n the prevailing discourse, market and democracy are credited with such astrong unity it almost appears impossible to separate the two. The marketis considered a manifest condition of democracy, the latter inexorably boundup with the former. Neither the concepts—nor the realities—of what is orwhat could be the market and democracy are questioned in this discourse.In the same manner, globalisation and universalism are conceived in the dis-course as being practically synonymous. The “Global Village” constitutes oneof the fashionable catch-phrases which, though bereft of meaning, bear wit-ness to this confusion.In this contribution, I will expatiate on the thesis that each of thesedichotomies (market/democracy and globalisation/universalism) is morecontradictory than complementary. The association of these two sets of issues, defined by an economic globalisation based on the market and ademocratic political universalism, is as a result, utter nonsense which forcesus to rethink the market, democracy and universalism within the perspec-tive of a far-from-final history.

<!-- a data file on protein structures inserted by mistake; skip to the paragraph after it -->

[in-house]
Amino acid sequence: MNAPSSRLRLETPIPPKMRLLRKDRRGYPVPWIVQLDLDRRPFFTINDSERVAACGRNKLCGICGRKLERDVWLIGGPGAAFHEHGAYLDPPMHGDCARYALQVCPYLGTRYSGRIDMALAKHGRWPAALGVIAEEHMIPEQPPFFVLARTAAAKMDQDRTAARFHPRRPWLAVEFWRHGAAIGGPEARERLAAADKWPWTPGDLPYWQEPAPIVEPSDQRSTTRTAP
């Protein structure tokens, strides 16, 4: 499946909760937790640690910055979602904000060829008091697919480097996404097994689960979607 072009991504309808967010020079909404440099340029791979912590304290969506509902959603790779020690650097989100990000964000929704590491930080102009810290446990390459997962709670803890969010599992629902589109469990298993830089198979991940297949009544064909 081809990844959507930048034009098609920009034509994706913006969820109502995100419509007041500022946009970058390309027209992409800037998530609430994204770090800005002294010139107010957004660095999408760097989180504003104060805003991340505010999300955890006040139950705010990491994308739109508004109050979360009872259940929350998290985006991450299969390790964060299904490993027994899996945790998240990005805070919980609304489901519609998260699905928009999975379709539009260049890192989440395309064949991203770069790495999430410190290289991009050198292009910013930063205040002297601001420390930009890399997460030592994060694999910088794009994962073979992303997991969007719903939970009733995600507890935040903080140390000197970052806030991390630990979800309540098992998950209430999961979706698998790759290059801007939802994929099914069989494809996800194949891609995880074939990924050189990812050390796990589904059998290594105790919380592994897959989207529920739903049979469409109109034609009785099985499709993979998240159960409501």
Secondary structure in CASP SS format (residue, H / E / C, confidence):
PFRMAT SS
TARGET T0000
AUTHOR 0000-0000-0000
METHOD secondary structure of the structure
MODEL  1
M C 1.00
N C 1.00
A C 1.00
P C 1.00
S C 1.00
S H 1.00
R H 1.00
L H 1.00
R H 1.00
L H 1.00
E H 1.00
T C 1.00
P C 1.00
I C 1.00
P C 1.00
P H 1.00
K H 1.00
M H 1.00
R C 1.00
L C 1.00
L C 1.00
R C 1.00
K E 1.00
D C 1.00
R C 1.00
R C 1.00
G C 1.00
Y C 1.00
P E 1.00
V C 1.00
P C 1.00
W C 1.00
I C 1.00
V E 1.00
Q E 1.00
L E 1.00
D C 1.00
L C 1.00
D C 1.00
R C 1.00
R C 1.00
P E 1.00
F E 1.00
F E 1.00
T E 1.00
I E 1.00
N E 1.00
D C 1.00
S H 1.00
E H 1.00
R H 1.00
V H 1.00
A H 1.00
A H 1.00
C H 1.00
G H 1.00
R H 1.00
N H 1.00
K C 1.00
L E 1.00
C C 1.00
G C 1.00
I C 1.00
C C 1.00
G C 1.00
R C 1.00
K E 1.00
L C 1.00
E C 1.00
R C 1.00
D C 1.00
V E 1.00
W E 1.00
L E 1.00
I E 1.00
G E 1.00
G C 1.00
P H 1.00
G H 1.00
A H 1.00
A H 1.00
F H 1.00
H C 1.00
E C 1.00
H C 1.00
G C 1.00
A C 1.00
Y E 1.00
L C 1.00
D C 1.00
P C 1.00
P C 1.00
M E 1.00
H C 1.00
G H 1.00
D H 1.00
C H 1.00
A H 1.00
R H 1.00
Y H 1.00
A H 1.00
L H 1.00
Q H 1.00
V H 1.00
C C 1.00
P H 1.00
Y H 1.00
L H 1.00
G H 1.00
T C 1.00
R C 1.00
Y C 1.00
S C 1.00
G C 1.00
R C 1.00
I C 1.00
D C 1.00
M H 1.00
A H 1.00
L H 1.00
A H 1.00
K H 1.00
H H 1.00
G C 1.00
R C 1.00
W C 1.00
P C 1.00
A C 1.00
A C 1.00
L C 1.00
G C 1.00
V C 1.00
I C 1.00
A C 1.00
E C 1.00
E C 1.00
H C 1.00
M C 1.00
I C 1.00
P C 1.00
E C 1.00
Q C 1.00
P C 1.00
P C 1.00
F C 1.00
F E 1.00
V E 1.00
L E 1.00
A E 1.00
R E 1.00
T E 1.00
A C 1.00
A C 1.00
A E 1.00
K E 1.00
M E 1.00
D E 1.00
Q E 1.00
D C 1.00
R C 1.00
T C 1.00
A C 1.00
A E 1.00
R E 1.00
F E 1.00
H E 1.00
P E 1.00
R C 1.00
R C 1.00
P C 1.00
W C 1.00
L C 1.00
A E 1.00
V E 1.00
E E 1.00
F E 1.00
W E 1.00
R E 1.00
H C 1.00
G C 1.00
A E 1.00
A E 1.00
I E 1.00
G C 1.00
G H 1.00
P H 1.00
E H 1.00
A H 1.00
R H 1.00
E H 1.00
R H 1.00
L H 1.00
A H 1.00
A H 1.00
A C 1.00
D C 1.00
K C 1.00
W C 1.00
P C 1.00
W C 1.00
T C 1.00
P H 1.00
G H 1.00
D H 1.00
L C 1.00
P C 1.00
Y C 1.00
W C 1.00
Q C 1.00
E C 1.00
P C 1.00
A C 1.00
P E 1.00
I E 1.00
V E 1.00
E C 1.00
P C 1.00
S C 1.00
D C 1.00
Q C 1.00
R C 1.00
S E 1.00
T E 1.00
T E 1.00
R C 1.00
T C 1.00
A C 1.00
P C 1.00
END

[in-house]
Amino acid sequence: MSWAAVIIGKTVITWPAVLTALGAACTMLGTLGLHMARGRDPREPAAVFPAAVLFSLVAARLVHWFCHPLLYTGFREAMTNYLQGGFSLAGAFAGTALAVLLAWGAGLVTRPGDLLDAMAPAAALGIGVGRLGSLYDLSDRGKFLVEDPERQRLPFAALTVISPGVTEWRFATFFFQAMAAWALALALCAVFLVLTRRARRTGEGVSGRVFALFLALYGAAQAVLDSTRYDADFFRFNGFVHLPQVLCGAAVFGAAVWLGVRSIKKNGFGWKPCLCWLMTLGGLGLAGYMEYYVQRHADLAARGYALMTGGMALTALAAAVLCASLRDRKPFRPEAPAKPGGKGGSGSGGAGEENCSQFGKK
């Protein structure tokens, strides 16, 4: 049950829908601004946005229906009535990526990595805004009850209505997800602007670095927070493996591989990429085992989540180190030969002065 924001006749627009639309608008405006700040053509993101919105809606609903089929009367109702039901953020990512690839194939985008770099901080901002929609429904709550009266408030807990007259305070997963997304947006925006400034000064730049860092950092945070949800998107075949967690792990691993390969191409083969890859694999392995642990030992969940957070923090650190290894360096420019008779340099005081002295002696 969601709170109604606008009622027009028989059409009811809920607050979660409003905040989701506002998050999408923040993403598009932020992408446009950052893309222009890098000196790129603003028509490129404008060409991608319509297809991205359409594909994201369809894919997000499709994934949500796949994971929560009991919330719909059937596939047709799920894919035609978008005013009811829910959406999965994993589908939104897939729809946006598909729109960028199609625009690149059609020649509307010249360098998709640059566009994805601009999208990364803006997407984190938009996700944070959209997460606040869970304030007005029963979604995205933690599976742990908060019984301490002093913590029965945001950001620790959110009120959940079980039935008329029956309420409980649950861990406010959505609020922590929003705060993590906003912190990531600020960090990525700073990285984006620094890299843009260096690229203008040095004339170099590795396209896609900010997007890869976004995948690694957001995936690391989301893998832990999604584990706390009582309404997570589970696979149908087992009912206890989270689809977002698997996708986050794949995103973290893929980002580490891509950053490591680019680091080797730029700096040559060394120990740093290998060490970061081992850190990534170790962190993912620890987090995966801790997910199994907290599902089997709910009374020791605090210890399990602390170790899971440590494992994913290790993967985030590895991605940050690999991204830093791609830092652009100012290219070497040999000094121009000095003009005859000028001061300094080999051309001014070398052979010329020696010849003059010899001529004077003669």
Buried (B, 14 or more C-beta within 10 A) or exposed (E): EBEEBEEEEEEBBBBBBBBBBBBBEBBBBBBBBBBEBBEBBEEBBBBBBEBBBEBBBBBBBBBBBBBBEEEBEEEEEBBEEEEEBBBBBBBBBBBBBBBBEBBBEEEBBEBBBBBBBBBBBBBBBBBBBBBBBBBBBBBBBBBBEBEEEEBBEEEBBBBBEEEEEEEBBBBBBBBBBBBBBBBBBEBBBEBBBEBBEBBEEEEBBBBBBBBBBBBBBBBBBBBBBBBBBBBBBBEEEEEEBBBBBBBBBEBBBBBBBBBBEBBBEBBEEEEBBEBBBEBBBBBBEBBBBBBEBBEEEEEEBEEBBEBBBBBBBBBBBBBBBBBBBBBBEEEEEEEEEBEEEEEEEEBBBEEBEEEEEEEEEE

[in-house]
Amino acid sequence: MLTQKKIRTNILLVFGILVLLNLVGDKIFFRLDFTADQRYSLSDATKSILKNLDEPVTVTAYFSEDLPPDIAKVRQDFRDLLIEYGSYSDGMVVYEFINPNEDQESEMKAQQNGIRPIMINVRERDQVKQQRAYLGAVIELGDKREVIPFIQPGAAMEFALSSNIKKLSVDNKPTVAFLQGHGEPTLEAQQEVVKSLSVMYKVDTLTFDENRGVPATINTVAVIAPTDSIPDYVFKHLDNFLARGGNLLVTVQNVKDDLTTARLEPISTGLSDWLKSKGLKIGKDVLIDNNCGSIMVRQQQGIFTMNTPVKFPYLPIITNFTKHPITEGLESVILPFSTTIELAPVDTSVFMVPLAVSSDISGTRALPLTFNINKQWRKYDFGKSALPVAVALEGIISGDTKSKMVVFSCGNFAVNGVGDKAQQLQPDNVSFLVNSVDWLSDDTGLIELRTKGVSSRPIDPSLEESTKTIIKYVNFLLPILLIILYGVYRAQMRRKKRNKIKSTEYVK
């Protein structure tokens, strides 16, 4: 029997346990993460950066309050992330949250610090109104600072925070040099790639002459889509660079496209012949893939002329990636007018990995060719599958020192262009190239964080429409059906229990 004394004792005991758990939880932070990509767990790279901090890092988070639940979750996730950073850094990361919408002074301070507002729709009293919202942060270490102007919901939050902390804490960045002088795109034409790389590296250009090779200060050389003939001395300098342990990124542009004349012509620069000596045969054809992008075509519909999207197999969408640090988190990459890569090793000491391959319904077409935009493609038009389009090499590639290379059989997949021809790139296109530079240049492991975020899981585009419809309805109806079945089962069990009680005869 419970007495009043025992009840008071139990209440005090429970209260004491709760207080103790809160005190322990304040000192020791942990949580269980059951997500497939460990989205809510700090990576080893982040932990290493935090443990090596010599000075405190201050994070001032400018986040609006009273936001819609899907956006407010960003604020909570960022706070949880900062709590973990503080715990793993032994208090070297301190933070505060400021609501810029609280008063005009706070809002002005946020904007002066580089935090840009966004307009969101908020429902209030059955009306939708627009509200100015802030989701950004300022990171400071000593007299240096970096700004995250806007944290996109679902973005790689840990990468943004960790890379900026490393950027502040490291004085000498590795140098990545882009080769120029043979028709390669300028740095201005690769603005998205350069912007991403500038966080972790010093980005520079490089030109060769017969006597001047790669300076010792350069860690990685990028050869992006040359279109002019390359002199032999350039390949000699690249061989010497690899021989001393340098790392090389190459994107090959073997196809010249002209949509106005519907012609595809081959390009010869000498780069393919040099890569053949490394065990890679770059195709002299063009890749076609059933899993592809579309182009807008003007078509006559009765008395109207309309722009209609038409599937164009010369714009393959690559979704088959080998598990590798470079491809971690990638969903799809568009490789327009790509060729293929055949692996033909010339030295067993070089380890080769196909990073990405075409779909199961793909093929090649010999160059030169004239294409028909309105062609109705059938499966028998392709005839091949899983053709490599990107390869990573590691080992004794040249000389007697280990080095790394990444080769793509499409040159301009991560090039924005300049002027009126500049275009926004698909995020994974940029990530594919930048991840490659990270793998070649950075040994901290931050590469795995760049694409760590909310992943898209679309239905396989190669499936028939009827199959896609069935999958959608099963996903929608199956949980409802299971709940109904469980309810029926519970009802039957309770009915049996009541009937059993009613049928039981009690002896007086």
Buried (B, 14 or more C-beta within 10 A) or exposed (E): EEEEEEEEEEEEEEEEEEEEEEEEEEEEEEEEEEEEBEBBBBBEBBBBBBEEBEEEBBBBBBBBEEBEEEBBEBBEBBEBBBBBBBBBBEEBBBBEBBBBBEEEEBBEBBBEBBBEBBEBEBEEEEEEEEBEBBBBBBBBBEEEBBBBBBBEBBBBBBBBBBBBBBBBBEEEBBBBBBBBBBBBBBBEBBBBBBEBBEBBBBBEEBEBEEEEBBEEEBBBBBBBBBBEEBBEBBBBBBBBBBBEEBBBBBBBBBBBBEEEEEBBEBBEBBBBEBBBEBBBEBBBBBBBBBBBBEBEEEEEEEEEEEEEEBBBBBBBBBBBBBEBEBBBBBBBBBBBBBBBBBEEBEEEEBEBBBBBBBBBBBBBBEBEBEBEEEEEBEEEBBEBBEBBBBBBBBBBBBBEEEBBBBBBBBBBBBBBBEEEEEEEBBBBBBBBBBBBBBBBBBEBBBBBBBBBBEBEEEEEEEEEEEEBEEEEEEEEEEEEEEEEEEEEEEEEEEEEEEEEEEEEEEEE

i.
The market is invoked in mainstream discourse just as supernaturalforces are invoked elsewhere, forces to which individual human beings andsociety as a whole are supposedly subjected. They summon one to “believein the market,” because the market, and only the market, “reveals” the “true
 
Samir Amin
583
Economic Globalism and Political Universalism
584